Rose stopped. She tore her eyes away from the blanket she was tangled in and looked up at the terrible, infinite sky.
In the next timeline, Rose was able to forget. Forgot her sisterdaughtermotherlover, the bear's lies, the astronomer and his stars, the tear in the universe. Forgot herself. She was photographer Rose, who had, it seemed, lost a part of herself when her camera broke.
Sometimes she walked through the big box stores looking for a new one, but none of the cameras were right. The stores were too sterilized and alienating, and the cameras too shiny. To the eye, there was nothing wrong, but everything was off. It was a reflection of the world she saw outside.
One gray morning, on her way to the subway, Rose noticed a small, mom and pop camera shop tucked into an alley that she hadn't noticed before. She must have passed it before but never stopped to notice it. There were no color printed flyers with expensive cameras listed in the window, no wall of TVs to show off a range of products. Just a wooden sign hanging over the door, and wind chimes hanging in the window.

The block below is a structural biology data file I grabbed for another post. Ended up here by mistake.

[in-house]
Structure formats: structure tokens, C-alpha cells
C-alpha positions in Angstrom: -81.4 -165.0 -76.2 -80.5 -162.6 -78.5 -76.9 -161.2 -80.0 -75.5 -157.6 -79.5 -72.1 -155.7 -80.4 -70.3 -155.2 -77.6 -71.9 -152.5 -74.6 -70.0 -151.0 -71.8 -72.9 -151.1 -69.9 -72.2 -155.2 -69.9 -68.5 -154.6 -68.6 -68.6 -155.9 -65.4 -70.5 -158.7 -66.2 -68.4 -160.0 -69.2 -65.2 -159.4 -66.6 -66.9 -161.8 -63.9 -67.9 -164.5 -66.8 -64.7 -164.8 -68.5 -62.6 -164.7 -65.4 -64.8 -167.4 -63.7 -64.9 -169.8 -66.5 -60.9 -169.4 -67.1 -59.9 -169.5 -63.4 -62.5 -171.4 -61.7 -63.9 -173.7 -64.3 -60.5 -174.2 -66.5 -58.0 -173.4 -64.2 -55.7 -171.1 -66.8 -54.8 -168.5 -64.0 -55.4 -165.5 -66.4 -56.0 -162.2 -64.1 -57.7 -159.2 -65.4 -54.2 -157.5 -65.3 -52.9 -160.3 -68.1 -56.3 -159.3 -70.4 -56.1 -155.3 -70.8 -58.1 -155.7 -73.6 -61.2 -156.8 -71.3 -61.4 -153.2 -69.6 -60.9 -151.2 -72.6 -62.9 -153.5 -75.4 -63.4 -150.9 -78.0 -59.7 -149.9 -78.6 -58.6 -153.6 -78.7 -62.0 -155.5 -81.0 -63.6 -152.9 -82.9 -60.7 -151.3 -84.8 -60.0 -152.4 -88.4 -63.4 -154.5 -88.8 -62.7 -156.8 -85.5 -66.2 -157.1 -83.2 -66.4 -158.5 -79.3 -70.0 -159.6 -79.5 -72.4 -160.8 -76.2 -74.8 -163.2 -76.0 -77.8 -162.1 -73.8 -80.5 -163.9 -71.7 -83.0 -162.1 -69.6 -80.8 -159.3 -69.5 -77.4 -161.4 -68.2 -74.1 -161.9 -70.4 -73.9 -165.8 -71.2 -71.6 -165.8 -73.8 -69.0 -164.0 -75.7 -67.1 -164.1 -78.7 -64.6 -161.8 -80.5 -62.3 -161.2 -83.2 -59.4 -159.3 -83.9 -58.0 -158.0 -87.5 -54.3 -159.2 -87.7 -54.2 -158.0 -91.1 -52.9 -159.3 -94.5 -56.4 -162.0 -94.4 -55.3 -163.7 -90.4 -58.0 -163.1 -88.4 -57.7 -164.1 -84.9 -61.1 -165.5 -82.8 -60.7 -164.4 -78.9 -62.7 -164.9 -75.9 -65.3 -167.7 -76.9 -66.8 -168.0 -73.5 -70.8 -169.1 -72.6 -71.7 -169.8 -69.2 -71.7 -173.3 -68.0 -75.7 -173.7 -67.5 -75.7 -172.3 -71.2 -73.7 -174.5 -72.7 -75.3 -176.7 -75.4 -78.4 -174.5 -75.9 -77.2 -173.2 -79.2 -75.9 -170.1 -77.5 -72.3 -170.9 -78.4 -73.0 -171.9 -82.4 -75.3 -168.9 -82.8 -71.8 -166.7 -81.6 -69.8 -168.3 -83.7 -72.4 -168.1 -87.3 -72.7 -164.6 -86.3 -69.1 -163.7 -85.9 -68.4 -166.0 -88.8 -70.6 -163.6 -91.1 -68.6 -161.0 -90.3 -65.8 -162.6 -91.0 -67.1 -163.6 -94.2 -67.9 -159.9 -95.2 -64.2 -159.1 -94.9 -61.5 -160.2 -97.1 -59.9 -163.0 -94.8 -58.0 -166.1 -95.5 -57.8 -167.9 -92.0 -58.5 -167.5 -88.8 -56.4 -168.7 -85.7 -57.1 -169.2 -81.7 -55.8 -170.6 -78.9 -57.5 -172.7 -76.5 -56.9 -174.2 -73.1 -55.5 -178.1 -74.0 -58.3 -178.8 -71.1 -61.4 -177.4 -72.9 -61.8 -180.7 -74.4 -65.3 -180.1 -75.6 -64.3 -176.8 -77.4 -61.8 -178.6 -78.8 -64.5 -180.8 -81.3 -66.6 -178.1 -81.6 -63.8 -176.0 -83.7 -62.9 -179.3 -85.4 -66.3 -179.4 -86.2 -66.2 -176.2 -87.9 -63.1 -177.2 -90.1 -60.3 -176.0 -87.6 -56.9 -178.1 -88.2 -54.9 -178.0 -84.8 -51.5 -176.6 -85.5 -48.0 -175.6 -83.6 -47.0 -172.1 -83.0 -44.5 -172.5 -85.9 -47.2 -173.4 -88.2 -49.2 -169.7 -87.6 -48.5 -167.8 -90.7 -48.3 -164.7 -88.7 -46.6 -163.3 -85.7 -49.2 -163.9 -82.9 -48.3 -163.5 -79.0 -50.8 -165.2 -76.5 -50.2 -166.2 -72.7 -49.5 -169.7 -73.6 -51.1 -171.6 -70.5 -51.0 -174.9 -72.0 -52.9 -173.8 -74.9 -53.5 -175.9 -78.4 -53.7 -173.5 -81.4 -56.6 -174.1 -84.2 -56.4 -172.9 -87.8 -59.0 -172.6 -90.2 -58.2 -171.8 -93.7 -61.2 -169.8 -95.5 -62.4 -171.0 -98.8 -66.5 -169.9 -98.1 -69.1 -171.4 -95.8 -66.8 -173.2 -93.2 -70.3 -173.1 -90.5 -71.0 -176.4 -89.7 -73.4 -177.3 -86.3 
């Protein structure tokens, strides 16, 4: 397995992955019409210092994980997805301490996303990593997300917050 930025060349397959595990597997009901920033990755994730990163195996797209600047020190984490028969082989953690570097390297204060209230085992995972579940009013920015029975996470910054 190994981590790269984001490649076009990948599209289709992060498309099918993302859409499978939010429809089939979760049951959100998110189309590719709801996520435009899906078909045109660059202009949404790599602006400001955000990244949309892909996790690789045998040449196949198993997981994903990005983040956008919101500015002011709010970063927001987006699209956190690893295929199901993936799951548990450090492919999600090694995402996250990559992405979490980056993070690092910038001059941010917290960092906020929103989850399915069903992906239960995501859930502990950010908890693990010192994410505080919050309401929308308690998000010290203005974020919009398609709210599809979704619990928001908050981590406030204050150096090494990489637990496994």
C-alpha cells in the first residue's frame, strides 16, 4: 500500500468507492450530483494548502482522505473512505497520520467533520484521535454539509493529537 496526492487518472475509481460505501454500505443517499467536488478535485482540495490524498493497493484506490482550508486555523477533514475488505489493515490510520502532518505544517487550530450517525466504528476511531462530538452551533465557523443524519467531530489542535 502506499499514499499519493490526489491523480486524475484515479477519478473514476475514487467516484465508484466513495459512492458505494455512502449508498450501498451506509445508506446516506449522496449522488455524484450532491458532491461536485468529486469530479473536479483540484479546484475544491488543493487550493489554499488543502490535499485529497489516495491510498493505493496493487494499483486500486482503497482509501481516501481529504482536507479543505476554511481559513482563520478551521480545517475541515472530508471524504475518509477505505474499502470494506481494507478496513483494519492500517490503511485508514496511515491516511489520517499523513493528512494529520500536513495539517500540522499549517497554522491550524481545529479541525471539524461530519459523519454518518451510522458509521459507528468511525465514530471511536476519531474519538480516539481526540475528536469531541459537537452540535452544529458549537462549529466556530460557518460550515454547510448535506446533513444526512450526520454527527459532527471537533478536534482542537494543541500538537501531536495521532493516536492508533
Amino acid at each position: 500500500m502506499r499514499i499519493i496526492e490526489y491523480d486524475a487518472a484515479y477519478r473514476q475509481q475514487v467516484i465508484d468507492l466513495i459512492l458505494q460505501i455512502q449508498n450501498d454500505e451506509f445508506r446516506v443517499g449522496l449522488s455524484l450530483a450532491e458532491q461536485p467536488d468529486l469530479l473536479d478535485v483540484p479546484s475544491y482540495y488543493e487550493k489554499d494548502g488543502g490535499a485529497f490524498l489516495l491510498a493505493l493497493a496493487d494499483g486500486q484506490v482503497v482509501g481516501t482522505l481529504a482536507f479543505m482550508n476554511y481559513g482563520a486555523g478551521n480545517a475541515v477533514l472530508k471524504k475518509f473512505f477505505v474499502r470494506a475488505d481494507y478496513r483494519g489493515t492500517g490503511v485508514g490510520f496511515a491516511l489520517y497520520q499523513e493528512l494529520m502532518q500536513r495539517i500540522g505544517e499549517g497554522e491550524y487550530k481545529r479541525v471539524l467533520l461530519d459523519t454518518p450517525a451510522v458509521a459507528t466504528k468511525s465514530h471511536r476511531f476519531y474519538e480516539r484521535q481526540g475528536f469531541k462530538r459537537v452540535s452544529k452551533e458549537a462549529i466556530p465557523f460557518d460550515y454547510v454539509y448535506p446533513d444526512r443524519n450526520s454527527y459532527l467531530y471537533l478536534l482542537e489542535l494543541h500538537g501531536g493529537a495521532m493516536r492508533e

If she took this detour, she could be late for work. Still, she made her way towards the shop.
At the counter was a girl, using a magnifying glass to study a book in front of her. The wind chimes rang to announce Rose's arrival, and the camera shop girl looked at her and smiled.
How does one repair the patch in the universe? How does one fix what is broken? How does one take a needle to the world?
With a broken camera, a kind smile, a "take care of yourself." With a slow dance and a phone number smeared on one's arm. With a compliment on one's cello playing prowess.
Rose remembered the tear. Her fingers itched for it sometimes, but she refused. There was no time for that, not when she could dance with the astronomer or read with Pearl or have a drink with them all. For those little things, those delicate, ephemeral moments of love and beauty and soul, she had all the time in the universe.